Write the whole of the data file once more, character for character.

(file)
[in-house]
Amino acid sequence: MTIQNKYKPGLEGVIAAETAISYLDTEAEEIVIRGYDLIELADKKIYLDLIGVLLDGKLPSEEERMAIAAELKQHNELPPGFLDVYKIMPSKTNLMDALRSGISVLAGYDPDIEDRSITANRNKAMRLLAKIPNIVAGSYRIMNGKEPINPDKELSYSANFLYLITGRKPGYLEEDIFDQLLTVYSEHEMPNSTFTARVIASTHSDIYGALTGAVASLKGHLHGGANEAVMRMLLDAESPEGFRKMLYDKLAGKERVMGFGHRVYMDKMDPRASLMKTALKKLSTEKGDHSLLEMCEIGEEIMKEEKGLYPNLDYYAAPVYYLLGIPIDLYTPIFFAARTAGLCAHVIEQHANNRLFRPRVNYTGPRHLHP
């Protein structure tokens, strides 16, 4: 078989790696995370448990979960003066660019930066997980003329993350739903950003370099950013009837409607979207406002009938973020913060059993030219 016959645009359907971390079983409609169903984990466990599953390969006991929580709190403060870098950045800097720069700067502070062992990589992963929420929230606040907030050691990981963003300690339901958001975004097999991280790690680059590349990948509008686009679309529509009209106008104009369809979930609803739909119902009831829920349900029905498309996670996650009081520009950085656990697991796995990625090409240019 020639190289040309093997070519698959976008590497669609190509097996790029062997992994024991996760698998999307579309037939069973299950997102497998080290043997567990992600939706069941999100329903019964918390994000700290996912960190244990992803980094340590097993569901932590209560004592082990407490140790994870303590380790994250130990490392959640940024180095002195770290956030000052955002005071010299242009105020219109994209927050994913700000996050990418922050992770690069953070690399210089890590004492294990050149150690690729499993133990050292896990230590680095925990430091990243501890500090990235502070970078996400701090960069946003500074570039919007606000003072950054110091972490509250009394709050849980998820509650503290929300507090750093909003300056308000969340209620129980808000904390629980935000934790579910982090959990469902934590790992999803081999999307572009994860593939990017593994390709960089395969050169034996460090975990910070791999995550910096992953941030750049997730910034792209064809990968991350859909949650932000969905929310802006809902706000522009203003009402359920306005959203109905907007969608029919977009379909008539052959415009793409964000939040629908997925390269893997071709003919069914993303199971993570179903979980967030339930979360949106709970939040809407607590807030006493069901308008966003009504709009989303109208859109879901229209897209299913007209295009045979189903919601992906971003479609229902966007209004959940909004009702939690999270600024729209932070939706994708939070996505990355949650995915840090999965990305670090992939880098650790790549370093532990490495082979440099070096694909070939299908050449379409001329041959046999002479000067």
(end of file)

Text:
[in-house]
Amino acid sequence: MTIQNKYKPGLEGVIAAETAISYLDTEAEEIVIRGYDLIELADKKIYLDLIGVLLDGKLPSEEERMAIAAELKQHNELPPGFLDVYKIMPSKTNLMDALRSGISVLAGYDPDIEDRSITANRNKAMRLLAKIPNIVAGSYRIMNGKEPINPDKELSYSANFLYLITGRKPGYLEEDIFDQLLTVYSEHEMPNSTFTARVIASTHSDIYGALTGAVASLKGHLHGGANEAVMRMLLDAESPEGFRKMLYDKLAGKERVMGFGHRVYMDKMDPRASLMKTALKKLSTEKGDHSLLEMCEIGEEIMKEEKGLYPNLDYYAAPVYYLLGIPIDLYTPIFFAARTAGLCAHVIEQHANNRLFRPRVNYTGPRHLHP
């Protein structure tokens, strides 16, 4: 078989790696995370448990979960003066660019930066997980003329993350739903950003370099950013009837409607979207406002009938973020913060059993030219 016959645009359907971390079983409609169903984990466990599953390969006991929580709190403060870098950045800097720069700067502070062992990589992963929420929230606040907030050691990981963003300690339901958001975004097999991280790690680059590349990948509008686009679309529509009209106008104009369809979930609803739909119902009831829920349900029905498309996670996650009081520009950085656990697991796995990625090409240019 020639190289040309093997070519698959976008590497669609190509097996790029062997992994024991996760698998999307579309037939069973299950997102497998080290043997567990992600939706069941999100329903019964918390994000700290996912960190244990992803980094340590097993569901932590209560004592082990407490140790994870303590380790994250130990490392959640940024180095002195770290956030000052955002005071010299242009105020219109994209927050994913700000996050990418922050992770690069953070690399210089890590004492294990050149150690690729499993133990050292896990230590680095925990430091990243501890500090990235502070970078996400701090960069946003500074570039919007606000003072950054110091972490509250009394709050849980998820509650503290929300507090750093909003300056308000969340209620129980808000904390629980935000934790579910982090959990469902934590790992999803081999999307572009994860593939990017593994390709960089395969050169034996460090975990910070791999995550910096992953941030750049997730910034792209064809990968991350859909949650932000969905929310802006809902706000522009203003009402359920306005959203109905907007969608029919977009379909008539052959415009793409964000939040629908997925390269893997071709003919069914993303199971993570179903979980967030339930979360949106709970939040809407607590807030006493069901308008966003009504709009989303109208859109879901229209897209299913007209295009045979189903919601992906971003479609229902966007209004959940909004009702939690999270600024729209932070939706994708939070996505990355949650995915840090999965990305670090992939880098650790790549370093532990490495082979440099070096694909070939299908050449379409001329041959046999002479000067």